Last Updated on March 3, 2022 by Nellie Huang
The true adventurer never stops looking for new and exciting ways to discover a country; even on a second or third visit it’s possible to take part in an activity not previously experienced.
And while it takes a lot to beat a canoe safari in Botswana, white water rafting in Iceland or shark cage diving in South Africa, there are plenty of other ways to experience a country. Here are my 10 top tips of the more unusual adventure activities you can take part in around the globe.
Table of Contents
1. Explore Saigon by Vespa
For those with a need for speed, exploring Saigon in the evening on the back of a Vespa is a must! You’ll be driven around by a local guide who knows the city like the back of his hand, stopping at a seafood restaurant and pancake shop to satisfy rumbling tums before heading to a local music venue for an injection of local culture. This is a really fun way of getting to know one of Vietnam’s most exhilarating cities and with your guide on hand to lead the way, it’s a really authentic experience.
2. Swim in Antarctic waters
As crazy as it sounds, this is possible! Deception Island, just off the Antarctic Peninsula, is home to thermal waters thanks to the fact it is a caldera, and while the waters aren’t exactly warm enough to be compared to say, a tepid bath, they are warm enough to take a dip – and who else can say they have swam in the Antarctic?! (Read about my polar plunge in Antarctica)
3. Take a biplane safari
Step back in time and observe safari wildlife from the air in a traditional biplane. There is only one place you can do this in East Africa – the Lewa Wilderness Conservancy in Kenya, so it’s a really unique experience and one that you are unlikely to forget in a while! The pilot, Will Craig, has over 5000 hours flying experience and takes great delight in pointing out the area’s local landmarks amidst the dramatic and beautiful landscape.
4. Canoeing and camping on the Zambezi
An adventurer’s dream, you spend three days canoeing down the Zambezi, setting up camp each night on one of the islands in the river. There is literally no way of getting any closer to the wildlife in the area as you share the river with hippos, crocodiles and elephants, who all make regular appearances. Although the pace isn’t too strenuous, you undertake approximately 4 to 6 hours paddling daily, stopping once in the morning and once in the afternoon for a break.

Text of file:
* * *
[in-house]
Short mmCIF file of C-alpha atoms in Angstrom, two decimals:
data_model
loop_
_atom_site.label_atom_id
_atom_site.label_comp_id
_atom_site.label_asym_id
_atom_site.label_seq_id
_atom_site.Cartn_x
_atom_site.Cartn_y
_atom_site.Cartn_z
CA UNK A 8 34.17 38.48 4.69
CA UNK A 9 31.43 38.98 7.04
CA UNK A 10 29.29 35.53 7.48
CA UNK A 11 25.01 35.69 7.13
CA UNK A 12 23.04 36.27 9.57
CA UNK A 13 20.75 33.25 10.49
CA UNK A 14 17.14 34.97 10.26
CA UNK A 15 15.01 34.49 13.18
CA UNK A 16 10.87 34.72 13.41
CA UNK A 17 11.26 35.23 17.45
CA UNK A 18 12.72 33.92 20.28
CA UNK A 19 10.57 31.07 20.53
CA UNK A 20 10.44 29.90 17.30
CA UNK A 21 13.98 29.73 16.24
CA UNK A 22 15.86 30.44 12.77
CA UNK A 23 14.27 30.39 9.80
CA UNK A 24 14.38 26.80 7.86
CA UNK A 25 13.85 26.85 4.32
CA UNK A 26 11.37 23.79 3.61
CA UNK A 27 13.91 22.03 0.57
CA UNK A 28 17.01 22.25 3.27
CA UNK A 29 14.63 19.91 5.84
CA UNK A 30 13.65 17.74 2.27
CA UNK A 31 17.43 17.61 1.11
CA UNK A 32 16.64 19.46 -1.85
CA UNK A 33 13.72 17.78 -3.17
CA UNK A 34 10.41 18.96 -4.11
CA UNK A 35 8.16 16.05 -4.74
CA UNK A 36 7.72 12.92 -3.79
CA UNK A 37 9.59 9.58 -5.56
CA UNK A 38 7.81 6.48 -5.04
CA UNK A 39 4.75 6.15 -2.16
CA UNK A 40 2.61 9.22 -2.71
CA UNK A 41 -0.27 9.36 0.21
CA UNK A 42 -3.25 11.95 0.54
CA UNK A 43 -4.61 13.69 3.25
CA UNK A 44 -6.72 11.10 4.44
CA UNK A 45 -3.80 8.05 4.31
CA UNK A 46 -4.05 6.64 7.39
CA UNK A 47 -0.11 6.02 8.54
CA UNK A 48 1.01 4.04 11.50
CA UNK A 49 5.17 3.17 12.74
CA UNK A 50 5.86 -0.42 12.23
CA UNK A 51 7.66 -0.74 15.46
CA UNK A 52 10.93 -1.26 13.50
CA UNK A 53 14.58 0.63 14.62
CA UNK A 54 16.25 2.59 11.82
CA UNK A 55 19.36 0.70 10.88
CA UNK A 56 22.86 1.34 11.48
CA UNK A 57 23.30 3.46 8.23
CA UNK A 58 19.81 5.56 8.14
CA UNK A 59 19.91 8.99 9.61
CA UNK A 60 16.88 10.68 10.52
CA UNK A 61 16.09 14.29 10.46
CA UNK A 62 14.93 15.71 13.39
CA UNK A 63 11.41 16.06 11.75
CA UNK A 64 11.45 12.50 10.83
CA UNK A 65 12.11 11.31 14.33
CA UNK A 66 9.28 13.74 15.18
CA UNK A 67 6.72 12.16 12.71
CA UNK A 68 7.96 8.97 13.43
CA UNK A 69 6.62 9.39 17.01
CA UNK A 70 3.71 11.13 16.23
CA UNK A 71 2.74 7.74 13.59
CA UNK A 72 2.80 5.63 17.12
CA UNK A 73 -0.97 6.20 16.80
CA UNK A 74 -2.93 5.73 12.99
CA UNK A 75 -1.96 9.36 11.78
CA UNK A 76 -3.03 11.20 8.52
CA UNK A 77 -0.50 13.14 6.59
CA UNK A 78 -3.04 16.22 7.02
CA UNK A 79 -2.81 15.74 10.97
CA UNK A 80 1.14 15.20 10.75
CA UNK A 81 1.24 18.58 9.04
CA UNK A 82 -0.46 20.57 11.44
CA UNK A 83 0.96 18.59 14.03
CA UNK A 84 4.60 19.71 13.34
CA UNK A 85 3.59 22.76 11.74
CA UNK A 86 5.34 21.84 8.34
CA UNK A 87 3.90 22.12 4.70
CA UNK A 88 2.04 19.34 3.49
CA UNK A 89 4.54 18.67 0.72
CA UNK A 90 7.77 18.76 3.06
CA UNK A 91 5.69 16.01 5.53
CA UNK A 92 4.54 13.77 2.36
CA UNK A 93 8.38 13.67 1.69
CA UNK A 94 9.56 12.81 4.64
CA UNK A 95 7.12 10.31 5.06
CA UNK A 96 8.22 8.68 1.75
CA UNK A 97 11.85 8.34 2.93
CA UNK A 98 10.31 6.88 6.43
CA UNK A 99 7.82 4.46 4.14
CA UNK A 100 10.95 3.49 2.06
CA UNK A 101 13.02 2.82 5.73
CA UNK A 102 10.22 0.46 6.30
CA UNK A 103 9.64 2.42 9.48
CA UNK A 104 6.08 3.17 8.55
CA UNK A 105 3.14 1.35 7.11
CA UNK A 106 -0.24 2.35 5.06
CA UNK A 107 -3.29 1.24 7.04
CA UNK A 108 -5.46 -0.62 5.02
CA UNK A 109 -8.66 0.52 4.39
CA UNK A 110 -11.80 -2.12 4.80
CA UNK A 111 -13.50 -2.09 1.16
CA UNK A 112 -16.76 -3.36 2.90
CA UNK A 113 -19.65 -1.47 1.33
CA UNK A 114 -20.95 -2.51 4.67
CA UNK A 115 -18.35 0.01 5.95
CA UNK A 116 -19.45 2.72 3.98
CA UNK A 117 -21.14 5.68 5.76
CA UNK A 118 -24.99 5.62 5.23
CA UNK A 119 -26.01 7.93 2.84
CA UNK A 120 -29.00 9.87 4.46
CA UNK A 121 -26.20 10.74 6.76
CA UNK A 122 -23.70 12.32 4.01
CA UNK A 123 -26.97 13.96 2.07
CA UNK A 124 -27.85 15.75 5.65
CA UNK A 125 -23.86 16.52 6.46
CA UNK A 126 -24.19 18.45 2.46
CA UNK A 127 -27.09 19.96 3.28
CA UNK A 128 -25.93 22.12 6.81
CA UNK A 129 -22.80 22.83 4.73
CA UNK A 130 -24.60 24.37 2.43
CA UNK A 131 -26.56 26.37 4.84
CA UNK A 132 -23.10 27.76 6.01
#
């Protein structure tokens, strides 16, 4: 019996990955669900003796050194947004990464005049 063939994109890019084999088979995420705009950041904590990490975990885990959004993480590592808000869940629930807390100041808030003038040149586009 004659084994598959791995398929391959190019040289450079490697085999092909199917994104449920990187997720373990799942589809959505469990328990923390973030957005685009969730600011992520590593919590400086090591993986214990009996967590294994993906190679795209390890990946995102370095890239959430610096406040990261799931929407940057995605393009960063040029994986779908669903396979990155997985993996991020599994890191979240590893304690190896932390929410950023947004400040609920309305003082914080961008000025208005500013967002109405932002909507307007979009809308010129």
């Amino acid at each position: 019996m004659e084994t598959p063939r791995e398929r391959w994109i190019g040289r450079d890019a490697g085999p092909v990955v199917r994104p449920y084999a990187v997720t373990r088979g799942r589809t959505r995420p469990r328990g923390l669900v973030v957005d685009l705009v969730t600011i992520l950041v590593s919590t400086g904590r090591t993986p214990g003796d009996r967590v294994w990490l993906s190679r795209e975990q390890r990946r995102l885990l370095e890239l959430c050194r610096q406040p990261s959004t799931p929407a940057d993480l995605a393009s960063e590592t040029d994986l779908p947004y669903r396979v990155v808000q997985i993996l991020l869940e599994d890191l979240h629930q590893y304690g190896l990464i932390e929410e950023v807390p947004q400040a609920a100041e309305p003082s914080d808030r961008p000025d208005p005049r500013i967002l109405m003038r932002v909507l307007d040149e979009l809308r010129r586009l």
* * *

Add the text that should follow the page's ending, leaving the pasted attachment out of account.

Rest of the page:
5. Combine adventure and wine in Argentina
What a wonderful combination! If you consider yourself a foodie and an adventurer you’ll love this activity, which begins at Brazo Tristeza in the Argentine Lake District, where you can admire the stunning panorama before descending on a rope followed by a 40m rappel to the base. At the base adults enjoy wine tasting and a light lunch before an afternoon of water-based activities – don’t forget your swimwear!
Flickr image by Gollmar
6. Swim with whale sharks
If you’re in Western Australia between March and early July, don’t miss the opportunity to swim with whale sharks in the Ningaloo Reef where these magnificent creatures congregate, timing their annual visits with the coral spawning. At an average of 32ft long, this is the largest species of fish in the world and jumping into the water with them may seem a little loopy, but really they are gentle giants and a wonder to behold.
New Zealand is king when it comes to adventure activities, so it seems natural only that this is one of the places you can take part in heli-biking. As the name probably suggests, heli-biking is where participants are flown by helicopter to the beginning of scenic but remote bike trails before hopping onto a mountain bike and making their way to the end. This activity is normally guided and one of the best places to do it is in the Kaimanawa Ranges in the North Island. If you are interested in heli-biking, consider getting 4 bike hitch racks to go biking with friends and family easily.
Flickr image by vertphoto
8. Climb Sugar Loaf Mountain
Without a doubt, Sugar Loaf Mountain is one of Rio de Janeiro’s most famous landmarks, so any chance to experience it whilst avoiding the crowds is a welcome opportunity. Instead of taking the cable car, stroll along a beautiful shoreline path before heading onto a trail which includes some sections of scrambling. This is followed by a challenging, 25m rock climb to reach the top, after which you will be rewarded with stunning views that Sugar Loaf Mountain is so famous for.
9. Go in search of dinosaurs
Canada’s very own “Wild West”, the Canadian Badlands is an area rich in fossils, including dinosaur bones, so grab your fedora and your walking boots and embark on your own Jurassic adventure. There are a number of tours that you can join in the area, including the Dinosaur Badlands Tour, which takes around two hours to complete. Stop at the Royal Tyrrell Museum which houses one of the world’s largest dinosaur collections before exploring Horsethief Canyon and Hoodoo geological formations. The tour also includes crossing Red Deer River and the historical Rosedale Suspension Bridge, originally opened for the nearby coal mining community.
10. Dog sledding
Ever sped on the icy snow right behind the heels of cute energetic dogs who love to race? Dog sledding in Lapland is a fun and awesome way to explore and see the landscapes of this northern European region. It isn’t harmful to the dogs, in fact it helps them exercise and do what they love most: run!